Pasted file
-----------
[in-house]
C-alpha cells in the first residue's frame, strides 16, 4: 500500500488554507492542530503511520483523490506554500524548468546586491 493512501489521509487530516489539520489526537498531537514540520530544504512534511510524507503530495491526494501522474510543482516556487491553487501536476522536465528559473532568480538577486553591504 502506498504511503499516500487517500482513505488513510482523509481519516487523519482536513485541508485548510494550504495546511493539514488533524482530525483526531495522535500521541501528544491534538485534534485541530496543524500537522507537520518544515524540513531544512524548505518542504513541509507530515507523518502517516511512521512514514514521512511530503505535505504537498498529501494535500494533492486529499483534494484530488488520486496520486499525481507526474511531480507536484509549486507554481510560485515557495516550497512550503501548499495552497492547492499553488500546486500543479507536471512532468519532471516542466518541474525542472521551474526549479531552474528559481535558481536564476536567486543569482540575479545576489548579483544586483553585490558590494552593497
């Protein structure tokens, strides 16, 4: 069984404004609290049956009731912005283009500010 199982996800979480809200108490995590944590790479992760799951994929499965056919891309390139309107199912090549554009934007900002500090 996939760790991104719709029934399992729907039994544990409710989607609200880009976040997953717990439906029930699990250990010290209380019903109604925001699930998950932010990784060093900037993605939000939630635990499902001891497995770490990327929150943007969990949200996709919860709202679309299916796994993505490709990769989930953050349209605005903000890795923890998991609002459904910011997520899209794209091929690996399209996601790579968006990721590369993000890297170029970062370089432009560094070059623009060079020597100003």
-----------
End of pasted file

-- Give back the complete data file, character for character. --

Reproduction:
[in-house]
C-alpha cells in the first residue's frame, strides 16, 4: 500500500488554507492542530503511520483523490506554500524548468546586491 493512501489521509487530516489539520489526537498531537514540520530544504512534511510524507503530495491526494501522474510543482516556487491553487501536476522536465528559473532568480538577486553591504 502506498504511503499516500487517500482513505488513510482523509481519516487523519482536513485541508485548510494550504495546511493539514488533524482530525483526531495522535500521541501528544491534538485534534485541530496543524500537522507537520518544515524540513531544512524548505518542504513541509507530515507523518502517516511512521512514514514521512511530503505535505504537498498529501494535500494533492486529499483534494484530488488520486496520486499525481507526474511531480507536484509549486507554481510560485515557495516550497512550503501548499495552497492547492499553488500546486500543479507536471512532468519532471516542466518541474525542472521551474526549479531552474528559481535558481536564476536567486543569482540575479545576489548579483544586483553585490558590494552593497
């Protein structure tokens, strides 16, 4: 069984404004609290049956009731912005283009500010 199982996800979480809200108490995590944590790479992760799951994929499965056919891309390139309107199912090549554009934007900002500090 996939760790991104719709029934399992729907039994544990409710989607609200880009976040997953717990439906029930699990250990010290209380019903109604925001699930998950932010990784060093900037993605939000939630635990499902001891497995770490990327929150943007969990949200996709919860709202679309299916796994993505490709990769989930953050349209605005903000890795923890998991609002459904910011997520899209794209091929690996399209996601790579968006990721590369993000890297170029970062370089432009560094070059623009060079020597100003």